Legendary Nintendo designer Shigeru Miyamoto has spoken to MTV news
about the upcoming Wii title, Mario Galaxy, as well as what he thinks about the Wii controller and the image of gamers worldwide.
Mario Galaxy was unveiled at E3 and it would seem the Japanese designer of both the Zelda and Mario series is particularly excited about the new direction the famous plumber is taking:
“Our biggest focus with "Super Mario Galaxy" is having different spheres or planets Mario can visit, with the idea being if the planet gets very, very large the scenery will look more like he's running across a plane. But if the planet is very small it almost looks like he's running around a ball. You can essentially run over the spheres almost endlessly. But when you do that you're moving in a 3-D space but without the typical camera issues that we've had in 3-D games in the past. What that allows us to do is take a game like "Mario" that has been a very jump-based game in the past, and turn it into a game that is more [about] Mario running around a lot and going to different places and kind of enjoying that. [The game will also] take advantage of the Wii remote's pointing capabilities to allow you to directly interact with things on the screen by pointing at them or clicking on something to get Mario to go exactly where you want to go. In that sense, I think it's going to allow for a much more intuitive camera system and much more intuitive control scheme that will allow people who have never played a 3-D "Mario" game before to feel comfortable enjoying "Super Mario Galaxy."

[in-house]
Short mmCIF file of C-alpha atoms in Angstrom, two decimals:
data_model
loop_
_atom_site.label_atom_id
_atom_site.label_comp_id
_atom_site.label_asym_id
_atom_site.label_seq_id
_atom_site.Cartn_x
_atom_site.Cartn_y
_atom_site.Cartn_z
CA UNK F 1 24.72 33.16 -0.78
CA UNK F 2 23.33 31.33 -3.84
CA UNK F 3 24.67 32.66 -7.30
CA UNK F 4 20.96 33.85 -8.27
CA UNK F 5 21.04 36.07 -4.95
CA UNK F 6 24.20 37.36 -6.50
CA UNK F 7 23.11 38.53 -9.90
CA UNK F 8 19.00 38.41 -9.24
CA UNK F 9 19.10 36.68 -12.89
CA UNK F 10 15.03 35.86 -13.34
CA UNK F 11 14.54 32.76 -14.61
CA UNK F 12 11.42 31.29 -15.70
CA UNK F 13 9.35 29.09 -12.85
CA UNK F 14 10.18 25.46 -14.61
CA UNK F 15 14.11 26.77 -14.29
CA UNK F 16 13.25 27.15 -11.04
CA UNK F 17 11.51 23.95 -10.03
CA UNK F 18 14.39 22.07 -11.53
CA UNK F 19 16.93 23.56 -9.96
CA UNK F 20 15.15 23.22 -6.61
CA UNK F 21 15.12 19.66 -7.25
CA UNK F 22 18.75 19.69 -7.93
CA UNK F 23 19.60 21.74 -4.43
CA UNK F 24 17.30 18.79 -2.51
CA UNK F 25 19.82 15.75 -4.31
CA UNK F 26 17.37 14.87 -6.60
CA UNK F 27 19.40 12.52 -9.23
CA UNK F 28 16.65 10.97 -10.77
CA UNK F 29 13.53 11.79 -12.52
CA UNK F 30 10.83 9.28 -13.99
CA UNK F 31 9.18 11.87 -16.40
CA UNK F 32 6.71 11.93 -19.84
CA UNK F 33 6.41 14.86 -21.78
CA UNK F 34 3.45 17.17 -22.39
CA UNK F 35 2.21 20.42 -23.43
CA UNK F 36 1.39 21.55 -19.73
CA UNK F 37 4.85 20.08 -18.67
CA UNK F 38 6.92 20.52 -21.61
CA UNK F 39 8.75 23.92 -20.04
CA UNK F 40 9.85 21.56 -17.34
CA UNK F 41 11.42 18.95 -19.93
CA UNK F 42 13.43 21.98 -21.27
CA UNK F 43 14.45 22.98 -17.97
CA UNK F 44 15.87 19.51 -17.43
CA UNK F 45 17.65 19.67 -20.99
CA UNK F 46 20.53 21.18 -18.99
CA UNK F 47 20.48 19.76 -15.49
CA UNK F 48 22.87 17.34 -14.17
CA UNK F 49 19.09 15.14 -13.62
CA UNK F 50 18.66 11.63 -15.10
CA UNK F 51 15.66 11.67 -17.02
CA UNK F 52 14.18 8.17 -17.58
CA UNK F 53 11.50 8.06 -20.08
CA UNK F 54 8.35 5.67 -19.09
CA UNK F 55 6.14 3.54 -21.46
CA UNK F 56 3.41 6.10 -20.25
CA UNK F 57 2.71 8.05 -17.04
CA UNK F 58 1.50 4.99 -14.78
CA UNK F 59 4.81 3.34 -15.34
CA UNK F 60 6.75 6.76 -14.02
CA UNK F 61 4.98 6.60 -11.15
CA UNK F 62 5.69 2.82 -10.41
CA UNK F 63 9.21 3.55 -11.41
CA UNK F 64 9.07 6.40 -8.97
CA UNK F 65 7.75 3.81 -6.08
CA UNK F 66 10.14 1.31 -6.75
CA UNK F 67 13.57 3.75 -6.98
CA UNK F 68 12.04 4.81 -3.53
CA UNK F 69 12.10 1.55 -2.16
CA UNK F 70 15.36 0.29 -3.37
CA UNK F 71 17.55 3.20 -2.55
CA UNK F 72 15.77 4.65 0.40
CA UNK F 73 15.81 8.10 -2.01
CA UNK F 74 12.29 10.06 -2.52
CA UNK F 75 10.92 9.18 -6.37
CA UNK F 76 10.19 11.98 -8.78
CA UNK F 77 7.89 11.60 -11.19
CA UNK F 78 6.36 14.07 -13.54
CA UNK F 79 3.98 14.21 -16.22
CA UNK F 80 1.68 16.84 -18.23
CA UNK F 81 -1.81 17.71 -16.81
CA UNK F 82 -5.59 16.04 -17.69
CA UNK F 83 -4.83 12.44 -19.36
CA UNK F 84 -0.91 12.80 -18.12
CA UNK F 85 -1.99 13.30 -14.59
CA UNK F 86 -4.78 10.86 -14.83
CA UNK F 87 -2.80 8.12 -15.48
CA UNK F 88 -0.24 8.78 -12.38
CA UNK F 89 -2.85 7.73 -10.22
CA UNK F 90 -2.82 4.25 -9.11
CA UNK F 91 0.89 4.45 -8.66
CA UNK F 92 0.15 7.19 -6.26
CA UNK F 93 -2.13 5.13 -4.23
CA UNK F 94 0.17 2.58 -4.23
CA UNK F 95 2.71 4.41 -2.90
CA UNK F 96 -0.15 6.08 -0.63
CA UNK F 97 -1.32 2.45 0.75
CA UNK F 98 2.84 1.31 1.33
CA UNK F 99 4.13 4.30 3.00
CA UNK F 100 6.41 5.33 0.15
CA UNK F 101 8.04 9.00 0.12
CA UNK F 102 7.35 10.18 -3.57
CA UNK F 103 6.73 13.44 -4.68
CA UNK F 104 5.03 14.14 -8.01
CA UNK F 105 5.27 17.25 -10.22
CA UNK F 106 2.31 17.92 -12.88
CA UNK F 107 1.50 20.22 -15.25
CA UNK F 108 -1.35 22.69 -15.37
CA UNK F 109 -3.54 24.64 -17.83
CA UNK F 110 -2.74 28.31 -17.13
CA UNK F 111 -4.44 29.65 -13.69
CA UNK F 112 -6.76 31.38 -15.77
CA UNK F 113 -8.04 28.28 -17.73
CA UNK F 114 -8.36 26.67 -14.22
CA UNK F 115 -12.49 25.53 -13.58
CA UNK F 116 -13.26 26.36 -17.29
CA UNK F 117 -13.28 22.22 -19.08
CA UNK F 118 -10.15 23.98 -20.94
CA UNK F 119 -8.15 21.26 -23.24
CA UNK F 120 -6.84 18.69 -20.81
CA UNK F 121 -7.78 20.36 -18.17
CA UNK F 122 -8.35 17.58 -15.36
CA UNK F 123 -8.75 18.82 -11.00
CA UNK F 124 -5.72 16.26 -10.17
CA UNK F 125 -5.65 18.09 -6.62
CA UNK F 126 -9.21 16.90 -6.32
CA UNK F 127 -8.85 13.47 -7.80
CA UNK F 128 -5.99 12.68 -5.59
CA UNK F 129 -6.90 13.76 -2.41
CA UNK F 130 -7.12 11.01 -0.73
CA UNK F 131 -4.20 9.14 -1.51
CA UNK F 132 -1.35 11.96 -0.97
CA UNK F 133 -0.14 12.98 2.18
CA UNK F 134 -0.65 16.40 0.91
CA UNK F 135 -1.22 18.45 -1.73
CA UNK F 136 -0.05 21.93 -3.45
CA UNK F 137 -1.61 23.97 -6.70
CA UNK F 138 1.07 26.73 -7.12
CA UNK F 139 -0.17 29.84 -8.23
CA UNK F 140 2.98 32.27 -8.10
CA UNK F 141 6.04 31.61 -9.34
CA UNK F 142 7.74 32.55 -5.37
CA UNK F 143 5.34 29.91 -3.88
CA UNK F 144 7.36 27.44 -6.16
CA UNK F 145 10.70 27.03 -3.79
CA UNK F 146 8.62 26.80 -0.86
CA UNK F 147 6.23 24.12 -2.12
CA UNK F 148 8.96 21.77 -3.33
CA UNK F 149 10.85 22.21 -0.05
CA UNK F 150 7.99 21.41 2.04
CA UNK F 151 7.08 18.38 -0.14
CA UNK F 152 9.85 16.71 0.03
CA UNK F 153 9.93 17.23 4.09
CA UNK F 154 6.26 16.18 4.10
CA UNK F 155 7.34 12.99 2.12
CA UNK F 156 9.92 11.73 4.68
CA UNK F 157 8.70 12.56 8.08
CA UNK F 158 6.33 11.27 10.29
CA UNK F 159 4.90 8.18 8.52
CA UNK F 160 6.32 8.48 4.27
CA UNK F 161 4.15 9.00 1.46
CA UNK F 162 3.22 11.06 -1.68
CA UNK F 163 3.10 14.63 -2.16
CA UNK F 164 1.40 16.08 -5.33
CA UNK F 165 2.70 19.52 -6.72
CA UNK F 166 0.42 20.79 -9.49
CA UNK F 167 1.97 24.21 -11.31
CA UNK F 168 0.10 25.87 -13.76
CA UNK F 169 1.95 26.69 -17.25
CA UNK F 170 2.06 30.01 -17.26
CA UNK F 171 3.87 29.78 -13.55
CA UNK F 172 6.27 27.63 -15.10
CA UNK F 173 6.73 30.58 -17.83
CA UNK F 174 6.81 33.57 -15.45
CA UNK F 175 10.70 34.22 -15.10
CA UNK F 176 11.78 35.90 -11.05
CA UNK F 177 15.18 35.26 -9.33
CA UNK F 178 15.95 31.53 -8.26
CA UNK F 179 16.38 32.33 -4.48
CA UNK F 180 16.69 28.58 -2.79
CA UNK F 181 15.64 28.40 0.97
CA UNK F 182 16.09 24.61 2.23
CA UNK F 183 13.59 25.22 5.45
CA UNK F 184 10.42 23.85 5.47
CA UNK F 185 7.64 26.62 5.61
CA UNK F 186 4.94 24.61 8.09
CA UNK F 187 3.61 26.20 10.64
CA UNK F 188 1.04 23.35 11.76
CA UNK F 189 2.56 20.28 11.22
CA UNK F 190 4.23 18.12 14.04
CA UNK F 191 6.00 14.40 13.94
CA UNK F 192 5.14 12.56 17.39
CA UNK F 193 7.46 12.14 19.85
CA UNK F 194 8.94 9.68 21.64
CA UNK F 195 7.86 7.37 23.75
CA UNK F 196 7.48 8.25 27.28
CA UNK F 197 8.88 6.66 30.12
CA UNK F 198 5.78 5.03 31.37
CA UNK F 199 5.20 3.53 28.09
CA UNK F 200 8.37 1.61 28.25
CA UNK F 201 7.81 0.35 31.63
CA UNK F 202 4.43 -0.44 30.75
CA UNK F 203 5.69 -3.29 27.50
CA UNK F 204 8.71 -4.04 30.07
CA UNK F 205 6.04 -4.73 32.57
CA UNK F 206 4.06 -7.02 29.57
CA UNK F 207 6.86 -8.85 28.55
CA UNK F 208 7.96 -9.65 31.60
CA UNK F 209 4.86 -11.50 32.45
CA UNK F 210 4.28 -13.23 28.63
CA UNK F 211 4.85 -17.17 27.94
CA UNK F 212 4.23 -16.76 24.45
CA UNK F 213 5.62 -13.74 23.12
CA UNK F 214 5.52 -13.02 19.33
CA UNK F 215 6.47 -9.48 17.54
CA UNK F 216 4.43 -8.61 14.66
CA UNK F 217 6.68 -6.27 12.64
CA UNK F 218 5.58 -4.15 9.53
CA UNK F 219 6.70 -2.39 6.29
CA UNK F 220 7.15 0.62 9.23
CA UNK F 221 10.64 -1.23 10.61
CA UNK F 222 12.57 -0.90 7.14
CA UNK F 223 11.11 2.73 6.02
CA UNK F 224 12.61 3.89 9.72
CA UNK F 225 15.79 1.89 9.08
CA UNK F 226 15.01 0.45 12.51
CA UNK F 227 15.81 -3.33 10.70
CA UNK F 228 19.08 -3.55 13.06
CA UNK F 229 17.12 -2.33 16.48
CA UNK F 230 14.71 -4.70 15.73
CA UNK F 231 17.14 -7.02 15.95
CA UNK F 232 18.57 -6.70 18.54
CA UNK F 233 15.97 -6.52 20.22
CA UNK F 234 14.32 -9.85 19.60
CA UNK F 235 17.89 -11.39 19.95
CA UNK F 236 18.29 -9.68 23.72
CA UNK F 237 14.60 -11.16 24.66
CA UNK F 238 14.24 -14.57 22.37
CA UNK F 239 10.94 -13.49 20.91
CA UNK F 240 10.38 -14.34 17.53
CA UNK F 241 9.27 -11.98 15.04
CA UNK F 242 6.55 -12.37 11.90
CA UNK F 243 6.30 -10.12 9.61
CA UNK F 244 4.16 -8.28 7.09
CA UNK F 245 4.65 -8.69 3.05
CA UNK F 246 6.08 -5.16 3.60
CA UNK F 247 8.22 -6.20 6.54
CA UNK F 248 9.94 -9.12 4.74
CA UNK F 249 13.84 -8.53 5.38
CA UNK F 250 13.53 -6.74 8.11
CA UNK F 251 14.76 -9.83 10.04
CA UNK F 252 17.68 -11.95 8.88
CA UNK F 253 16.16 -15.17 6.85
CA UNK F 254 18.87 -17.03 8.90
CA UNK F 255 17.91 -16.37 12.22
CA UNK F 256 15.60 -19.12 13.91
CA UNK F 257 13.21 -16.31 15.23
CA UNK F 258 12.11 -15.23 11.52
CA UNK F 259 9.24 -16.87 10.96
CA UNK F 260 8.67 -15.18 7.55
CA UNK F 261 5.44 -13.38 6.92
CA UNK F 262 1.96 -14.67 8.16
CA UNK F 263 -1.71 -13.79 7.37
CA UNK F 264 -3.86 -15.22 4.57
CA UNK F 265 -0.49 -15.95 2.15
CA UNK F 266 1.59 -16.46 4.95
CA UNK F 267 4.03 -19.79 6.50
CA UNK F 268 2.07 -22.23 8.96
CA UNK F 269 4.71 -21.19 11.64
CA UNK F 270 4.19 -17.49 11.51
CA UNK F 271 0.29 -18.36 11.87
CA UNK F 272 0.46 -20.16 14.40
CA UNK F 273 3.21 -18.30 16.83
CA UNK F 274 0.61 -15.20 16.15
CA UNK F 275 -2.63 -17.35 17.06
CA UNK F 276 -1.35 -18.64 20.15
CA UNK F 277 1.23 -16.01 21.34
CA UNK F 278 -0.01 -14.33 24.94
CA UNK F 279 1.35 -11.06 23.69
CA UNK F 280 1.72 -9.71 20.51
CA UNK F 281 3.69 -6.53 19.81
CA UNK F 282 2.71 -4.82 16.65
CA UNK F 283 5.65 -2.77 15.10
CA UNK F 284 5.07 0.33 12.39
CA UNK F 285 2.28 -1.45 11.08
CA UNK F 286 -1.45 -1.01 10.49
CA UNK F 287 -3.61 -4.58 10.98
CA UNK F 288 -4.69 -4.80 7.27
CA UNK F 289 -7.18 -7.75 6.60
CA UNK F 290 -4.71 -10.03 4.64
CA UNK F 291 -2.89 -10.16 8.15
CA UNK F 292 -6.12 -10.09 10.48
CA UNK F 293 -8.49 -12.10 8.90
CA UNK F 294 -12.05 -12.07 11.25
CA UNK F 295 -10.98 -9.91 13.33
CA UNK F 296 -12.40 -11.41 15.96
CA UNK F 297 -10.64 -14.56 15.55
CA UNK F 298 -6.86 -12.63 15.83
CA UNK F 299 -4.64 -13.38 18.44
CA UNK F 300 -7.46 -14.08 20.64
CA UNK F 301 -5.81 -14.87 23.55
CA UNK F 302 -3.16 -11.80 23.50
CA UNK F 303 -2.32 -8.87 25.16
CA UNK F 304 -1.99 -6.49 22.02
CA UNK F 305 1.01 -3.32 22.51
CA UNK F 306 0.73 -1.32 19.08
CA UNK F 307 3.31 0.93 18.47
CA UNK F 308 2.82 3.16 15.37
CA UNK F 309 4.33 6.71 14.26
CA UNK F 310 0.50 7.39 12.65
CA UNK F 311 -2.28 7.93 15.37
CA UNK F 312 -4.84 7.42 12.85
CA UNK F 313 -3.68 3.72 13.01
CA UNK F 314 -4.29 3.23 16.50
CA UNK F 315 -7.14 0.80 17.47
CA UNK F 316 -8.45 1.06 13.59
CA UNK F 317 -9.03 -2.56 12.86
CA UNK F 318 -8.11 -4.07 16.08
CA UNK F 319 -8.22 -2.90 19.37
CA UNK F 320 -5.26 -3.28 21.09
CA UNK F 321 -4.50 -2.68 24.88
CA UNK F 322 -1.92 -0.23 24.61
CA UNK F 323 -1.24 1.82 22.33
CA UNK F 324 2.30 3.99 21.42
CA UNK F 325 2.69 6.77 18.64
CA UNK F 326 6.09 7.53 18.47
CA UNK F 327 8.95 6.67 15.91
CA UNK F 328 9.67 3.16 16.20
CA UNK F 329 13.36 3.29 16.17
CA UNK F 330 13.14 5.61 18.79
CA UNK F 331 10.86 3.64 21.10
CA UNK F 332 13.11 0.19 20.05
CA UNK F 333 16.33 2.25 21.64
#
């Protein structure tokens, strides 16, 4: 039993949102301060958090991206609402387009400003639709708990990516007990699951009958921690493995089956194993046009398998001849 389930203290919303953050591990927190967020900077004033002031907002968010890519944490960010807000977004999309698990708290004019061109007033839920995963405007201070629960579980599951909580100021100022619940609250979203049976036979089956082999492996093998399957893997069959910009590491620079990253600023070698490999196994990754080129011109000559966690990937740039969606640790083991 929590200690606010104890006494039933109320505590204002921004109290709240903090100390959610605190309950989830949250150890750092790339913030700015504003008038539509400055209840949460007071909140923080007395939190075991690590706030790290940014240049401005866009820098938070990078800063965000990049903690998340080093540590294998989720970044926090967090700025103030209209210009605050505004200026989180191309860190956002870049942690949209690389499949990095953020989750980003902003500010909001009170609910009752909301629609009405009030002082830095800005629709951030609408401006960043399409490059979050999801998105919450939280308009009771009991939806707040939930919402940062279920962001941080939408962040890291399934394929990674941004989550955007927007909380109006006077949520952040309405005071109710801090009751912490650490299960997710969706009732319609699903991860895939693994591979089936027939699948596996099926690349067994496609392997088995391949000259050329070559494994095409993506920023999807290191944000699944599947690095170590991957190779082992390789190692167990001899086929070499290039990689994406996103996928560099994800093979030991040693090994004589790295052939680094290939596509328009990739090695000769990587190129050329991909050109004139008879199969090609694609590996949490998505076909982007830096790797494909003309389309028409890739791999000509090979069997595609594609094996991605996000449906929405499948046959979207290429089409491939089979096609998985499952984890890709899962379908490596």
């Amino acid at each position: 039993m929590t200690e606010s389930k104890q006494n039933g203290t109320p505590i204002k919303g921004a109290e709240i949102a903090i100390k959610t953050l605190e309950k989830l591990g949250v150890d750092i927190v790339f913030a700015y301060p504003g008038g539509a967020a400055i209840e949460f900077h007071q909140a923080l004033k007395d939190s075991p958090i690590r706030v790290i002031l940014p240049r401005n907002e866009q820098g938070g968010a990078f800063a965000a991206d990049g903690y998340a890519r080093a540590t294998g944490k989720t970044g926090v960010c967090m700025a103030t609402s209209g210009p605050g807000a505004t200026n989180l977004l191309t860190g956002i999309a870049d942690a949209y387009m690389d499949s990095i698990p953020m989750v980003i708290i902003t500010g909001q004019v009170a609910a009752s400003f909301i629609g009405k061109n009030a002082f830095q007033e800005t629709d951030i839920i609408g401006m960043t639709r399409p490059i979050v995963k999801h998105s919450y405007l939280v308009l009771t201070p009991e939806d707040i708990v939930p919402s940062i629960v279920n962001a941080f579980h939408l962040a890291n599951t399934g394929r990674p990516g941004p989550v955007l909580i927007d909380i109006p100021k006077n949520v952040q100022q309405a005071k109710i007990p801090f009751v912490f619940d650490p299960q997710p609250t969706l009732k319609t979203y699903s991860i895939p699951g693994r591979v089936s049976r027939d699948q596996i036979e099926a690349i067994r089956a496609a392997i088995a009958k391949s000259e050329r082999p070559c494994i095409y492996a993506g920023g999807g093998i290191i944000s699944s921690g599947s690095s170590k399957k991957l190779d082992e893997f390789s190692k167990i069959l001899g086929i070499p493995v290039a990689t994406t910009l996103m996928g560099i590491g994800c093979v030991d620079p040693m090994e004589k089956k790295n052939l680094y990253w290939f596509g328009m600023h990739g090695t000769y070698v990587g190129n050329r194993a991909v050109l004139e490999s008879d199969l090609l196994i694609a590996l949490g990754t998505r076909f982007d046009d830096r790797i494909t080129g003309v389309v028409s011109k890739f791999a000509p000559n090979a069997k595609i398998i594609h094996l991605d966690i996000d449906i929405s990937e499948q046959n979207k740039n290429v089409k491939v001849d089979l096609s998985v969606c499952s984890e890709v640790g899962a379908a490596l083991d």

When asked what he wanted the image of the modern gamer to be he had this to say:
“It would be similar to some of the photos we're showing of people playing the Wii here at the show — which is people of all ages kind of standing up, having a lot of fun and moving around. It's a very active and fun-looking image and that's the type of image I would like to see video gaming viewed as.”
He also gave us some insight into why the Wii controller has been made the way it has, discussing how the speaker feature on the control will be implemented into games like Zelda:
“We thought by adding the speaker we could continue to give the player more feedback. With "Zelda" you can hear the sound of the bowstring draw back [from the controller]. It gets kind of a [string-tightening] sound and as you release [an arrow], you hear the "thwip." And then you hear the sound travel to the TV. And so depth of sound is another way to give the user the feeling that their actions are having a direct response in the game.”
An interesting interview for anyone anticipating the Wii. Let us know your thoughts about Miyamoto’s comments over in the forum.